We need to spread awareness of the good food being grown in BC, of the massive opportunities available to us right now…before it is too late.
Over the last few decades our relationship with food has been rapidly changing, we were losing sight of our food in its natural forms; where it comes from, how it is grown, and more importantly, is it safe to eat?
Then the COVID-19 pandemic arrived and we were forced to face our food-realities. For the first time we understood what it was to be food-rationed, to experience foods disappearing off the shelves. Our easy access to food, we finally realised, was not so easy.
Many were forced to be self-sufficient in the kitchen, and in that act many questions arose, including where is our food coming from, and do we have enough? Really, yes we can hoard food in our pantry and freezers, but for how long, how sustainable would that be? Eventually it will run out. Or a storm will wage havoc, or an unprecedented heatwave will rise up burning through cables and creating blackouts.
The world is heating up, water is drying up, land is burning up, political instability is the normal around the world. Already we are seeing petty embargo and political-retaliation (not often one and the same) around food exportation and importation. To top it all off, we have paid activists targeting our food-growing industries. We rarely question why this is happening.
Is it because these activists (every one of them) truly believe in their “cause”? Is it because a few at the top of this narrow-minded cause are getting paid to incite the masses? But to what end? Is it to grow another industry in another country? What we must ask ourselves is this…who is benefitting from the destruction of our food growing industries?
Recently, I was fortunate enough to work on a food documentary, PAN-demic the covid-19 food revolution, highlighting the need for us, here in BC, to be more food secure. As it stands we do not grow enough food, and a variety of foods at that, to feed ourselves; our heavy reliance on imports from California and Mexico is frightening to say the least. Our monoculture farming practices may be good for the economy but it does not supply a variety of food for us, and the planet, to live healthy lives. Our famed wild salmon may be good enough for the high-end restaurants and for exportation, but are our First Nations getting any of it?
Food insecurity is a massive reality already for most of the younger population in British Columbia. If it isn’t a problem for the privileged few just yet, believe me all the money in world will not secure their food supply. Based on research, stark reality, and food documentaries we are being told there will be no food to buy if we do not act right now.
As our farmers fight desperately to preserve farmlands, and to keep and grow our aquaculture industry, to work with people and governments to grow food for all – political leaders claw at each other’s throats while using our food and water supplies as bargaining chips to cement themselves into cushioned political seats. Sometimes I wonder, are they there for the people or for their own comforts?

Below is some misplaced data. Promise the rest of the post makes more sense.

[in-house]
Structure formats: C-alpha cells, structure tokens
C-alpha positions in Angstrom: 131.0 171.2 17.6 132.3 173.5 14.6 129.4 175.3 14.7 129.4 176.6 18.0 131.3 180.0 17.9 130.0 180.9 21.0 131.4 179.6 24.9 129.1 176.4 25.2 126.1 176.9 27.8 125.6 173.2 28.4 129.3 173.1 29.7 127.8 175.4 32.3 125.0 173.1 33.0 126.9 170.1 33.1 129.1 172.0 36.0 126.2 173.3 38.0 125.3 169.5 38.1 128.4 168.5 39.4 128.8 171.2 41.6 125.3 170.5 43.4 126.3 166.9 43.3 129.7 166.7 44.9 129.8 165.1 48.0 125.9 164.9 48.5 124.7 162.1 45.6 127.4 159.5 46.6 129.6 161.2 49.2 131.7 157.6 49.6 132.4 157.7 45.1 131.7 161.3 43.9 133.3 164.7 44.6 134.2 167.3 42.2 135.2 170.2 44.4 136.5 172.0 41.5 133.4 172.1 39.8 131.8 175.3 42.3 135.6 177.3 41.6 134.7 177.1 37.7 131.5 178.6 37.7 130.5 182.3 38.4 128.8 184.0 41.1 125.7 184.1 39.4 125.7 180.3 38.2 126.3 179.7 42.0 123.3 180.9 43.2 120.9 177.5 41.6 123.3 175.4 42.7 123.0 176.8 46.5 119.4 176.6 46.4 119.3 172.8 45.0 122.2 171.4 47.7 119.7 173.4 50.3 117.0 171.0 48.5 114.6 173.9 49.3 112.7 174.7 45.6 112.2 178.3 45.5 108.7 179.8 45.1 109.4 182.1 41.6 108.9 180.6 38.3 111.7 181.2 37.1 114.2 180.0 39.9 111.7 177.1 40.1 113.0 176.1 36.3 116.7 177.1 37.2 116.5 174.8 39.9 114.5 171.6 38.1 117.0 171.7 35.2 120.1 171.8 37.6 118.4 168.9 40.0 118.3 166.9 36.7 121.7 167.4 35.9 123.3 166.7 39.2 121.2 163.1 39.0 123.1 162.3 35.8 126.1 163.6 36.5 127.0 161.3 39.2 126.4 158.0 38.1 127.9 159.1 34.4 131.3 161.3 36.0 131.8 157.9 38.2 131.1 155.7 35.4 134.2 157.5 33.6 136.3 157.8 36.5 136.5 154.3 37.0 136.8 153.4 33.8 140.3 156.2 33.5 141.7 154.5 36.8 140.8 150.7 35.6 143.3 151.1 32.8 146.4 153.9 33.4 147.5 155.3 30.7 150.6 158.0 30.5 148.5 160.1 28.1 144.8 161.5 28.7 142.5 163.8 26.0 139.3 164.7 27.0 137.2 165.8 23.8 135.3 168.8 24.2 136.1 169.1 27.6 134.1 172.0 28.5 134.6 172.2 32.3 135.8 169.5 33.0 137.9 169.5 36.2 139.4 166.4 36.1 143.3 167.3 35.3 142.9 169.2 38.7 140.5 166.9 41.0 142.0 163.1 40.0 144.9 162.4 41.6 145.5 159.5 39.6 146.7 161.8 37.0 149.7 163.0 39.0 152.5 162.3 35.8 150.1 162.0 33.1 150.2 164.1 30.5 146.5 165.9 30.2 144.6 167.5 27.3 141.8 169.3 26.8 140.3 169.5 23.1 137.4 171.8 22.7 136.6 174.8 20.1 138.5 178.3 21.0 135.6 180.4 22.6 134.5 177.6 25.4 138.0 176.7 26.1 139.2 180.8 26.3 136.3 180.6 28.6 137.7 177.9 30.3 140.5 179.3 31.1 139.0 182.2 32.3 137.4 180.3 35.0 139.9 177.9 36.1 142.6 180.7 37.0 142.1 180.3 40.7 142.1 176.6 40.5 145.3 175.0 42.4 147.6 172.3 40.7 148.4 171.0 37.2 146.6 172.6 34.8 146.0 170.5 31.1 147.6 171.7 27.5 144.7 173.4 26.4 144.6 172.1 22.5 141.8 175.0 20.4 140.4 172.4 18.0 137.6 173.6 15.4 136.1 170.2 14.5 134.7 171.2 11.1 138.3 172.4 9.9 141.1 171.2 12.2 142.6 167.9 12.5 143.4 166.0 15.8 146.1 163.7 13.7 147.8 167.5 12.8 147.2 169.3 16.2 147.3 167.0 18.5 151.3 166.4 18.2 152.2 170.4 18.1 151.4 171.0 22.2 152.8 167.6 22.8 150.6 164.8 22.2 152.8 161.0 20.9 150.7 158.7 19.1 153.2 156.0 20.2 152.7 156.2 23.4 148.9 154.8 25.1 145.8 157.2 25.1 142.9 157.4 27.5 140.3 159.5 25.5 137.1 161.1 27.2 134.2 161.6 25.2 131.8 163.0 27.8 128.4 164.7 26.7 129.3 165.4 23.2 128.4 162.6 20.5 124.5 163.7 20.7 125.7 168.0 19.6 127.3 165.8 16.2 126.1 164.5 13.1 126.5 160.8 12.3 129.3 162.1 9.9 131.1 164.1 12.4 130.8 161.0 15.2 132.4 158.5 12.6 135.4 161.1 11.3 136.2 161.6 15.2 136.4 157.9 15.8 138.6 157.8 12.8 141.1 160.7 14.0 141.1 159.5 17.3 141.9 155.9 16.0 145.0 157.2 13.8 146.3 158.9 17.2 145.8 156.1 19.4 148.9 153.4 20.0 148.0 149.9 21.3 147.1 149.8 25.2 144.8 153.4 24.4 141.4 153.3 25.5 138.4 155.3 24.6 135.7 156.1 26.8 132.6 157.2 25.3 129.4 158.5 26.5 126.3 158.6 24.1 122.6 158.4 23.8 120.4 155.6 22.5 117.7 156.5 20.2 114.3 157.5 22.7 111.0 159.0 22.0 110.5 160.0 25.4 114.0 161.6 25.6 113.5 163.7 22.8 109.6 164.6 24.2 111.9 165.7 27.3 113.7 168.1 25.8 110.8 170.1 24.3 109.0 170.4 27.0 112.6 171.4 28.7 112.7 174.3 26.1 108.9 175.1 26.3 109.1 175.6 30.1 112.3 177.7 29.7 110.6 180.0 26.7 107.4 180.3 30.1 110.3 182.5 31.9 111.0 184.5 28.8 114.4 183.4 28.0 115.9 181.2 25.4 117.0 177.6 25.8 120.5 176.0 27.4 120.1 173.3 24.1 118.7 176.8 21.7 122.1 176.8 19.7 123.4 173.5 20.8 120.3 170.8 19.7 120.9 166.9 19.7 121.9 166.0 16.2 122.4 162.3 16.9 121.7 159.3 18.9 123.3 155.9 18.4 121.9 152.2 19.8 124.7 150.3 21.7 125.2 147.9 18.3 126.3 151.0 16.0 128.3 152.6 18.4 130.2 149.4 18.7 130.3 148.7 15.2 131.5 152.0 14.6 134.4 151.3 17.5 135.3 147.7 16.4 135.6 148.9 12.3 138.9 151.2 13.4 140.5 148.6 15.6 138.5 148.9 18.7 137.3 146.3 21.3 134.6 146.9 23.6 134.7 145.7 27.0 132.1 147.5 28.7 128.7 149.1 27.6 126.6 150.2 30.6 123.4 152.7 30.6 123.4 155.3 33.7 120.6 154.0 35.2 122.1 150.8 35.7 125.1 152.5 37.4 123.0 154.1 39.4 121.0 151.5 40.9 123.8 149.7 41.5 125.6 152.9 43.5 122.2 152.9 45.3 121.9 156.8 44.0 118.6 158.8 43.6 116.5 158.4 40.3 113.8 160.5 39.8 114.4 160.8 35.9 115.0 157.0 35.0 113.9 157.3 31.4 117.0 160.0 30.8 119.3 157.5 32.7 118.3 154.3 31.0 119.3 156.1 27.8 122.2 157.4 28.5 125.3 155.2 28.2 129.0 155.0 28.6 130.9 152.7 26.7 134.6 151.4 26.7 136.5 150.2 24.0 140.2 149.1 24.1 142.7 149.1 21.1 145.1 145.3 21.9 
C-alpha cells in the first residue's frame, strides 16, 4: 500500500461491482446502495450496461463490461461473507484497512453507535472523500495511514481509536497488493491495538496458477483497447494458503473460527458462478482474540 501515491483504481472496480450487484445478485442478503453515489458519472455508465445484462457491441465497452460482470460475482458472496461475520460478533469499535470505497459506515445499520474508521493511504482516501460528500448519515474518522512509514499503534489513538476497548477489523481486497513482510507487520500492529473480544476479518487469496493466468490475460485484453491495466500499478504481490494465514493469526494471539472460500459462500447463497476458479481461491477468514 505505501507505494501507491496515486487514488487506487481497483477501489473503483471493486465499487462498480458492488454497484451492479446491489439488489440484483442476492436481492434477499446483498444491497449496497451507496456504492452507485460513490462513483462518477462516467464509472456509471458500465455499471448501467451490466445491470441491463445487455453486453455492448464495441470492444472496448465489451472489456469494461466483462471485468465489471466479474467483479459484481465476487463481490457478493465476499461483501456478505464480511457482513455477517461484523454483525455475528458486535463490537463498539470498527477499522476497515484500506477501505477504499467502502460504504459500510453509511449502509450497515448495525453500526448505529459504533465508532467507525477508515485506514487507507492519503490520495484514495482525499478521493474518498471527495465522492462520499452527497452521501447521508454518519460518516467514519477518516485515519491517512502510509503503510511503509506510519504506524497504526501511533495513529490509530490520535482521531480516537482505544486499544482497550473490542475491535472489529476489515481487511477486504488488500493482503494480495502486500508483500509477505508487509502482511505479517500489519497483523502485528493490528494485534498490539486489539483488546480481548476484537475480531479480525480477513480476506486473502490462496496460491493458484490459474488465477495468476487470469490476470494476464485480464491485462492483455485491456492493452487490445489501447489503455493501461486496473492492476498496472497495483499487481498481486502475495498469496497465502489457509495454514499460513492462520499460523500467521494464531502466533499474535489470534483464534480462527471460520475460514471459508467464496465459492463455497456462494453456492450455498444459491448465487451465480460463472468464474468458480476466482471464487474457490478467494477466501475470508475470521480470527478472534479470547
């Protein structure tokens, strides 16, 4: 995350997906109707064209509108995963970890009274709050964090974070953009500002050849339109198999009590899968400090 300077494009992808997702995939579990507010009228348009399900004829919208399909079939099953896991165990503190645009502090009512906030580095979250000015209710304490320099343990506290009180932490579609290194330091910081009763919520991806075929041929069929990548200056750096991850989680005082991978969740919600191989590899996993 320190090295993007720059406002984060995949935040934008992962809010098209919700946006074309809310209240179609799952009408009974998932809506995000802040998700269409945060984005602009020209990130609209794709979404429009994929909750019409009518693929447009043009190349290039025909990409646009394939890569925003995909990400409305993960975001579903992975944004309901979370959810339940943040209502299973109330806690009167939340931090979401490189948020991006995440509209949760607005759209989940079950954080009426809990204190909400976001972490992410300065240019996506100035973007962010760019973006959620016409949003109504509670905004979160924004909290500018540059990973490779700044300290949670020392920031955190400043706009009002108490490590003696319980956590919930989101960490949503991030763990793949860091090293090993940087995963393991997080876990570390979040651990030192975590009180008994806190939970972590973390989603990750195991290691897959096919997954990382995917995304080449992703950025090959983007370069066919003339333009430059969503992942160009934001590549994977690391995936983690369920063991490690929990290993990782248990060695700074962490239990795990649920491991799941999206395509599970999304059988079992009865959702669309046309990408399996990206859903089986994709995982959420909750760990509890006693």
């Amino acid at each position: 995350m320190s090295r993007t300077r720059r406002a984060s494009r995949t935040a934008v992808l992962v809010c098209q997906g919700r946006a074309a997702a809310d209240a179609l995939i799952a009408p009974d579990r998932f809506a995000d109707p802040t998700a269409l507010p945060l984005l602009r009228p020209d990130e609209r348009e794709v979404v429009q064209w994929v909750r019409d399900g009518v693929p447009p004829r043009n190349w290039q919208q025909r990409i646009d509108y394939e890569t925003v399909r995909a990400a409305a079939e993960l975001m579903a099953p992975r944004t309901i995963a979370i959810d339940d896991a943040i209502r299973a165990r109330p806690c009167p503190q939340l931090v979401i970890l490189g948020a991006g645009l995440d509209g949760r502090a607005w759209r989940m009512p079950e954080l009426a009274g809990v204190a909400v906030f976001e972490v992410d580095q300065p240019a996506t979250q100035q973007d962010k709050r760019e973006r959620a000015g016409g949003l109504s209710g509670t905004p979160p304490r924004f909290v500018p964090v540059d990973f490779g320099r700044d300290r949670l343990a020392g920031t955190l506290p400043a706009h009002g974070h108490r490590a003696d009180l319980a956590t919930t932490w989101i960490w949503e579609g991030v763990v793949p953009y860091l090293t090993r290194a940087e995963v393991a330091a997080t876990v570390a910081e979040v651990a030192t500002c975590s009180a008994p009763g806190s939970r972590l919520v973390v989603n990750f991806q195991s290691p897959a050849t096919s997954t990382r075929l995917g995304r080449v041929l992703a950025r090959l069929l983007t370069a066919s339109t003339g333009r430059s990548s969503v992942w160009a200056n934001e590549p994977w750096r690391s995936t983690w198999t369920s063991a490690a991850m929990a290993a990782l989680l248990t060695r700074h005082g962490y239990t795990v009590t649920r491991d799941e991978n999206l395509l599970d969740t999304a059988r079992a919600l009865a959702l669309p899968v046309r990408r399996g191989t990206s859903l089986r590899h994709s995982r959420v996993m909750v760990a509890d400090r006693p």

Interestingly enough, we live in a country that has the land, the water, the technology, and the people willing and able to grow food. We have the infrastructure to move food throughout our country. We have the money to grow our food-industries.
While some activists attempt to wipe out good sustainable food production in BC, the world is moving forward with smart choices. Is it because we are so spoilt for import-choice, is it sheer ignorance, is it because we are a rich country? These are questions I ask myself every day….why in BC, where we have the water and the land, where we have the money to invest in us? Why are activists targeting our food growing industries?
Now we had an unprecedented heat wave. Climate change is a reality. And we need to focus on growing foods that is good for the environment and good for people. Just look to the headlines on vancouversun.com last week: An unprecedented heat wave created challenges for B.C. farmers this week, as chicken farmers desperately tried to cool barns to prevent birds from dying, dairy cows gave less milk and raspberry growers watched their crops wither on the vine.
Every single participant in our documentary, PAN-demic, the covid-19 food revolution, from all walks of life had the same fear. Below are some excerpts from the documentary.
The restaurant industry
“I mean, no matter what hopefully this pandemic will end, sooner or later. But as chefs, we have to still keep on moving forward. We still have to think about what are we going to do to make customers happy and also think about how are we going to survive if there is another pandemic. You know covid-19, there could be another pandemic. Then this same thing is going to happen. We have to, you know, prepare. We have to do what we have to do. I mean, for me, I have no answer yet. But all we have to do is go forward. We need to support each other locally…like our ingredients and supplies…we should go for the local products like from farmers to wineries to milk and from our dairies, yes that is what we have to do.”